Despite playing almost every rally game ever released over the years, I have to confess that I’ve never actually been to watch rallying live – my experience of rally cars was the circuit-based Rallycross alternative when the legendary Group B cars needed an outlet after being banned from the world stage.
However, that changed last weekend, thanks to Black Bean and Milestone, the people behind WRC 2. They kindly invited me along to Wales to watch Day 2 of the Wales Rally GB and obviously it was an invitation I couldn’t turn down. Sadly I’d hoped to meet up with the winner of our WRC 2 competition who had won tickets but unfortunately had to pull out at the last minute. Add in some technical and transportation issues during the weekend, and you’ll have to forgive the slightly ropey nature of the photographs I grabbed, but that didn’t change the experience of seeing the world’s best rally drivers hurtling through the woods and along the dirt tracks.
That was after the very strange site of rally cars travelling to stages on public roads, which would later spell disaster for world champion Sebastien Loeb when some Spanish spectators collided with him on single track road. I did mention to Black Bean that travelling between stages would be an interesting extra challenge for any future games!
We arrived at the Hafren stage without incident, and made it in time to see the national drivers competing in a range of modern and classic cars – the sight of vintage Escorts and other unusual cars was an unexpected bonus.
It was definitely a good stage to have picked as the weather stayed dry, so although clambering along the side of the track was a bit muddy, it wasn’t cold, and the enthusiasm of rally fans made for an upbeat mood. And despite the strange experience of seeing cars flash by and disapear for the rest of the day, from the higher vantage points you could see glimpses of them winding through the valley in the distance.
What amazed me most, having ridden on similar terrain in Wales on two wheels was that hardly any of the drivers at any level seemed to lift off for what seemed like quite big corners. Luckily if you wanted a bit more of a look at the cars, a handy hairpin provided the chance to admire a variety of techniques, including an unusual approach by Ken Block which involved having his boot fly open.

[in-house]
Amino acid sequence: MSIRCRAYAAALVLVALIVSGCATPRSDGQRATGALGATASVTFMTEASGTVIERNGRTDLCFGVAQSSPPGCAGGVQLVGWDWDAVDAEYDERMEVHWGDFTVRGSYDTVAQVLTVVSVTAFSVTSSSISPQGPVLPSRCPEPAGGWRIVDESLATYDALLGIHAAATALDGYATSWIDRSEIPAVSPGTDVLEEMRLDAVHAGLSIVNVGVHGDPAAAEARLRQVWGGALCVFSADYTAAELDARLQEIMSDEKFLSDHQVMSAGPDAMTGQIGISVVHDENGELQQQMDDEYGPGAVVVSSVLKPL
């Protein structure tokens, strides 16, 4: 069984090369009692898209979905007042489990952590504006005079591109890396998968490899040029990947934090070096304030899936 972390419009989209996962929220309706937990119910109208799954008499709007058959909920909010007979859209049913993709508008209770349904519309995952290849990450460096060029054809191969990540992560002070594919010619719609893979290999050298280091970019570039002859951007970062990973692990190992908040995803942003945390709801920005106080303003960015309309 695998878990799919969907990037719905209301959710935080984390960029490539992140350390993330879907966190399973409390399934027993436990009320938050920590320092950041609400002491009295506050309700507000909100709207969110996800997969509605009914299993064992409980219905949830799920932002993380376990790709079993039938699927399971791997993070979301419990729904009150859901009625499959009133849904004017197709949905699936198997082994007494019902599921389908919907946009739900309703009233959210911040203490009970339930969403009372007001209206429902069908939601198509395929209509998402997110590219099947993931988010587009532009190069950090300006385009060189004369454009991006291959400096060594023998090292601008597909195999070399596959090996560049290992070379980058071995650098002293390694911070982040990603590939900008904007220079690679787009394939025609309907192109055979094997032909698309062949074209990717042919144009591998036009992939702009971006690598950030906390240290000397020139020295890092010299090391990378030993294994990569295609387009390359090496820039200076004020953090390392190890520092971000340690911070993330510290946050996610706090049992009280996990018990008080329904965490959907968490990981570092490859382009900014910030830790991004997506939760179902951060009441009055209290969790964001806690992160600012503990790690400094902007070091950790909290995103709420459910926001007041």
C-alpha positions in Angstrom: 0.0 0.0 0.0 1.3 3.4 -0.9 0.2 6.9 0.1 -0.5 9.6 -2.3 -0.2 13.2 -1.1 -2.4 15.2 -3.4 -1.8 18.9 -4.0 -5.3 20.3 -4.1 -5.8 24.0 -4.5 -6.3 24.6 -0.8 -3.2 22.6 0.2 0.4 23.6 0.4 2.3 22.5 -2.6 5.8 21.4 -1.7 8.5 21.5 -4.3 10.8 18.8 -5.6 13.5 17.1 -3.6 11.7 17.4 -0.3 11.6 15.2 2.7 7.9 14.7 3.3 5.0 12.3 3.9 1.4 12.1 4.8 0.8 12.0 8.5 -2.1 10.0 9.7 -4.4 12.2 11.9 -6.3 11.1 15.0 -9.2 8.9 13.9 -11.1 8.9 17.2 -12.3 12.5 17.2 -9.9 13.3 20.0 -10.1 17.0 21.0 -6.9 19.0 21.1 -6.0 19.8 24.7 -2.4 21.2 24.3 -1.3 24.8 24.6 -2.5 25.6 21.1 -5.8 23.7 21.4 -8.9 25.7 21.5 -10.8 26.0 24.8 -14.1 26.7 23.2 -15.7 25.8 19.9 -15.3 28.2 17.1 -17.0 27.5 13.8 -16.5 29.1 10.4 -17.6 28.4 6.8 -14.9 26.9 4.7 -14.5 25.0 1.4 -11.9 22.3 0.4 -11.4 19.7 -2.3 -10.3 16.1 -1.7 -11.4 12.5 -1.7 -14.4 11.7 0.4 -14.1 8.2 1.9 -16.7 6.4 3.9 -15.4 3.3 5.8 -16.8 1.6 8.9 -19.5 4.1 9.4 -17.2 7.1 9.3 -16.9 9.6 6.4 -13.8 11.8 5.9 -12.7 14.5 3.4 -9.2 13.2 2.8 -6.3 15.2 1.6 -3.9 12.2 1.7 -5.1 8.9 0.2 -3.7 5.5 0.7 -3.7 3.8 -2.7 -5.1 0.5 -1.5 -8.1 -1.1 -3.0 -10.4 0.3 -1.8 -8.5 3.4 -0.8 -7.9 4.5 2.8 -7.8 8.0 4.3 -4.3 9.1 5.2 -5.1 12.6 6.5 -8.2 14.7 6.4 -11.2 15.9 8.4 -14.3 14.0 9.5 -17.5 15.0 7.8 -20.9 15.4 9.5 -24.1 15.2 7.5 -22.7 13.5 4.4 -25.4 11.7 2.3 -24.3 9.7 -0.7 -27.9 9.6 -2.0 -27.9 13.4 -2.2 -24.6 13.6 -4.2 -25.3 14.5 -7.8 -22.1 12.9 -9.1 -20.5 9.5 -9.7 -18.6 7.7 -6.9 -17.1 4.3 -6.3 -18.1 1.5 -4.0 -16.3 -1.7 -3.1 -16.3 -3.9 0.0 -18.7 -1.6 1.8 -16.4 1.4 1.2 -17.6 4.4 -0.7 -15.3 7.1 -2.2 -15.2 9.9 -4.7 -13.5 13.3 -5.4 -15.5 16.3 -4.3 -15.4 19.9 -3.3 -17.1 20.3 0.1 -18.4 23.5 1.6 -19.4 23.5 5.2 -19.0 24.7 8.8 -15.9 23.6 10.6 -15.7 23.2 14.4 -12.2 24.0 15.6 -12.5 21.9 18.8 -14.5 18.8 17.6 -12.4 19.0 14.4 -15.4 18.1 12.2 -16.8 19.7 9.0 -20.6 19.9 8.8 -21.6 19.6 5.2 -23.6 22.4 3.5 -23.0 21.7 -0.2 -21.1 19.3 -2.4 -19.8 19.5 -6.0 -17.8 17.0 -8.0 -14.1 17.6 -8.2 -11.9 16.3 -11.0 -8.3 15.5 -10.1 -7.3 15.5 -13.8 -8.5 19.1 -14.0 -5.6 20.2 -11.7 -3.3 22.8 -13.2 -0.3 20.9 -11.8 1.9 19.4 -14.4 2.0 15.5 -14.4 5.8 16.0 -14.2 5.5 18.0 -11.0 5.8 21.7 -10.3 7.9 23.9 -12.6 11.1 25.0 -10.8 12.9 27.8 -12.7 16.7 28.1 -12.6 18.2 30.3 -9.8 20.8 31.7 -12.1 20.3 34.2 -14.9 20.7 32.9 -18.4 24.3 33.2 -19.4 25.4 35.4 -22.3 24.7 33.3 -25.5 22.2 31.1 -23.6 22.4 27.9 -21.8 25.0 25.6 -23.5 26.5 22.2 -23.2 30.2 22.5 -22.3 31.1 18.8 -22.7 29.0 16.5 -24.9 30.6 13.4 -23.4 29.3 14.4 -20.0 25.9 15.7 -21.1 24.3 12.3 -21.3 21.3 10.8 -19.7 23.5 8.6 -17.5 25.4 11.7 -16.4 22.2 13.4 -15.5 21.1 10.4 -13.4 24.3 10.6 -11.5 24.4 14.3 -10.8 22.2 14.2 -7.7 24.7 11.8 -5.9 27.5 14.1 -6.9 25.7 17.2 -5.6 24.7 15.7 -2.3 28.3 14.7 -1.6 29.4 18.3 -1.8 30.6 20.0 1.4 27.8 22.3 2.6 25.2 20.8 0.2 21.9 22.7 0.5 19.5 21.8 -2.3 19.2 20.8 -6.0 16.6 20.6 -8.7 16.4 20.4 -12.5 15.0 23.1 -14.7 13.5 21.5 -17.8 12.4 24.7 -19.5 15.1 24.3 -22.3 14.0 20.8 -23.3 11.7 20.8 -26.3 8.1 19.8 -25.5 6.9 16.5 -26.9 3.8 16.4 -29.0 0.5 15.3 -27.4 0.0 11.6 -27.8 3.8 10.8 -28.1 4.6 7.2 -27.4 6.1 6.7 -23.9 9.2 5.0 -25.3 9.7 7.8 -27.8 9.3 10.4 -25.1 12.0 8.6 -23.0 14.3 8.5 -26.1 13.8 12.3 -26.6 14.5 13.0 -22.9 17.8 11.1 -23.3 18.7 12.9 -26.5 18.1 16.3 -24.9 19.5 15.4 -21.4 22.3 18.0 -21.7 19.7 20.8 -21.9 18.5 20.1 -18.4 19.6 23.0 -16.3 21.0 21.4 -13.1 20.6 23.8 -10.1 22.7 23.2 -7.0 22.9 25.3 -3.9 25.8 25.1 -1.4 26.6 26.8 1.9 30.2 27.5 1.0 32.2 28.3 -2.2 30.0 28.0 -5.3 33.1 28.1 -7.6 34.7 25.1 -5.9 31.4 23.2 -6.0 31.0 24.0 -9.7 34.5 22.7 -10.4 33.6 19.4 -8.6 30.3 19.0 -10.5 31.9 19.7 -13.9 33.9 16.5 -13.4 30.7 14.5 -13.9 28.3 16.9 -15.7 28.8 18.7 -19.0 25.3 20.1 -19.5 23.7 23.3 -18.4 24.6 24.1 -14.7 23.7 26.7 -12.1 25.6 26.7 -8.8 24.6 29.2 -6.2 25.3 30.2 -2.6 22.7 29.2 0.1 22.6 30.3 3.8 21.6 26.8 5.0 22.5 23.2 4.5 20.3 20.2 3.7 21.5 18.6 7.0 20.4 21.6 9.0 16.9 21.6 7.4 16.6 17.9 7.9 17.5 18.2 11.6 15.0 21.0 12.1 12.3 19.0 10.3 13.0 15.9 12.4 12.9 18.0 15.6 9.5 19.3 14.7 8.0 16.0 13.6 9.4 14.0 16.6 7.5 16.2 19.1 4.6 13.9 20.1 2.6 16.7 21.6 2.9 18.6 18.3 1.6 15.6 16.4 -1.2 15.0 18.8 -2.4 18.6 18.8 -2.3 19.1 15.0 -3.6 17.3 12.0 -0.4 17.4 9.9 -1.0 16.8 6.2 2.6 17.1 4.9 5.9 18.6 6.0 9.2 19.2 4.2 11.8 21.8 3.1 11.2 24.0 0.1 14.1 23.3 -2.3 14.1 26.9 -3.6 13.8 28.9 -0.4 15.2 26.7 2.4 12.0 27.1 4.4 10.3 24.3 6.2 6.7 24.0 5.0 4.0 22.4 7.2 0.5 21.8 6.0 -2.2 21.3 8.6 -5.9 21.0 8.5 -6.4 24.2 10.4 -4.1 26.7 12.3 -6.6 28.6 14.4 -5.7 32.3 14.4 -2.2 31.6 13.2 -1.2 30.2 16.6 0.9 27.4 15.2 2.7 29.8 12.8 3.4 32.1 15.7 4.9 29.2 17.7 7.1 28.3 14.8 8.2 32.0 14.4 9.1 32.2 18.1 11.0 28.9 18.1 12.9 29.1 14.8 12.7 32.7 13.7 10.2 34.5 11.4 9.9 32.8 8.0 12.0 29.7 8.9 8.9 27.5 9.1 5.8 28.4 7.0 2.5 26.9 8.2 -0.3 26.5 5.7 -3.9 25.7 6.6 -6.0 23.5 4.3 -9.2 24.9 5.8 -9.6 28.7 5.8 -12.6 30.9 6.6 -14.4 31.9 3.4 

As if that wasn’t enough, we also eventually made it along to the service area at the end of the day, where we were able to witness teams working long into the night to fix and prepare cars for the next day.
This particularly lovely 1971 Alpine Renault A110, the former works car of Jean-Pierre Nicholas and Jean de Alexandris was also on display.
And obviously after witnessing the heroics of the drivers and co-drivers throughout the day, many fans were grabbing the chance to try their hand at driving on the WRC 2 setups available at the service area. Certainly the response was pretty favourable amongst the most hardcore of racing fans, and competition to record the fastest time was hotting up.
By the time we finally crashed into bed at the end of the day, it was safe to say that my conversion to rally fan was pretty much complete. It’s a very different experience to circuit-based racing, and it’s an interesting atmosphere as fans appear to be competing to find the best and most inaccessible vantage point from which to watch almost as much as the drivers are competing for the fastest time. Certainly if you’ve wondered what kind of nutters stand inches away from the cars trying to get the best photographs, you’ll be able to understand why when you’ve caught up in the event – luckily at Wales there were a lot of very friendly and helpful marshals and safety volunteers ensuring that we got as close as was relatively safe without causing any problems.
I did suggest that given the success of the GT Academy and iRacing champ Gregor Huttu when he tried a real car, maybe I should be a test subject to see if playing rally games helps you in actually driving a rally car. Not sure I convinced anyone enough yet, but I’m going to keep working on it – anyone fancy being my co-driver?
If not, I guess it’s back to WRC2 for the time being… In the meantime, thanks to Black Bean, Milestone, and their PR agency for a great trip.